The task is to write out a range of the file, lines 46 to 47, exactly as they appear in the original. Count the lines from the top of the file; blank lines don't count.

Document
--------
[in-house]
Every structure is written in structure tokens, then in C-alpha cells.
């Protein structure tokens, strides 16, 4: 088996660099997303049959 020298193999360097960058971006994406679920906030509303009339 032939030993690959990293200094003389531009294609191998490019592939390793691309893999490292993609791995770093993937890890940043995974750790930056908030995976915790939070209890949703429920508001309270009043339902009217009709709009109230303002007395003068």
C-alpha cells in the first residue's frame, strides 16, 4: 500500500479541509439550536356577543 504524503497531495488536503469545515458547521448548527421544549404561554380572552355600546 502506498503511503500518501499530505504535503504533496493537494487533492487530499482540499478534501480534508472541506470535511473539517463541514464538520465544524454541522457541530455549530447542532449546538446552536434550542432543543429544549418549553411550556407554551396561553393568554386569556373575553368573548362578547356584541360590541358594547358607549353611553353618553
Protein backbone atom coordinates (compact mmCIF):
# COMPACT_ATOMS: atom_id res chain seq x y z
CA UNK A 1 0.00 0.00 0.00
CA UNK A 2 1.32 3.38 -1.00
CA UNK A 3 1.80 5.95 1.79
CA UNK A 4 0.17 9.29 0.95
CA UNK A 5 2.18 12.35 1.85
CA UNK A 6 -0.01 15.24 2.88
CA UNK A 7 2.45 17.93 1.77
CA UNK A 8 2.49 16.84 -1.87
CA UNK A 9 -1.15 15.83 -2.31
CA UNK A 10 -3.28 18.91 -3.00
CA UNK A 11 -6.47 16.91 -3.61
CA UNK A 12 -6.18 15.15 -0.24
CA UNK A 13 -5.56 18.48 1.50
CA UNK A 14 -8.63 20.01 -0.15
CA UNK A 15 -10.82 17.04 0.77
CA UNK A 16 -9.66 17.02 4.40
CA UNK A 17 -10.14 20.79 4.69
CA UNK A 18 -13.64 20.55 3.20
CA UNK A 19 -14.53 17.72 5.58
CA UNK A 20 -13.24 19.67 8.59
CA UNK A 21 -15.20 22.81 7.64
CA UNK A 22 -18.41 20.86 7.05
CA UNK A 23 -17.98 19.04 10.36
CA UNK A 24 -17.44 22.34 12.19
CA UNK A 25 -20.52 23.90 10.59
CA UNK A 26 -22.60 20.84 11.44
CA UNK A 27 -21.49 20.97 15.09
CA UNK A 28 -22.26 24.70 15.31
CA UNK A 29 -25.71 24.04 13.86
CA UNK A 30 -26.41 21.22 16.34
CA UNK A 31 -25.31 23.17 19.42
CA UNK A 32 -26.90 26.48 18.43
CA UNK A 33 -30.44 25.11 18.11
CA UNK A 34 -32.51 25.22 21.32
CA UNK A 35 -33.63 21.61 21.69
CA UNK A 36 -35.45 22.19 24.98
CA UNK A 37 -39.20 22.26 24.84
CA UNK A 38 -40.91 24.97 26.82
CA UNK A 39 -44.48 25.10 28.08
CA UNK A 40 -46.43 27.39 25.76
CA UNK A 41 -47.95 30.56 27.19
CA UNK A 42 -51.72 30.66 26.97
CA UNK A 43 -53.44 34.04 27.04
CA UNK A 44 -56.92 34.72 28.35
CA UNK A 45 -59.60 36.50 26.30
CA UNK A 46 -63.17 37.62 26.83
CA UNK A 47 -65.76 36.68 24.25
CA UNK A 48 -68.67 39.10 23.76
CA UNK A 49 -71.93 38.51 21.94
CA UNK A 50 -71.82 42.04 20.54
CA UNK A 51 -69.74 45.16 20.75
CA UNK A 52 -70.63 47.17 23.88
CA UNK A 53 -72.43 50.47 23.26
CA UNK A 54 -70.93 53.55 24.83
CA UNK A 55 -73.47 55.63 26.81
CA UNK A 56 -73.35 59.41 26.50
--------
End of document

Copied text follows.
CA UNK A 40 -46.43 27.39 25.76
CA UNK A 41 -47.95 30.56 27.19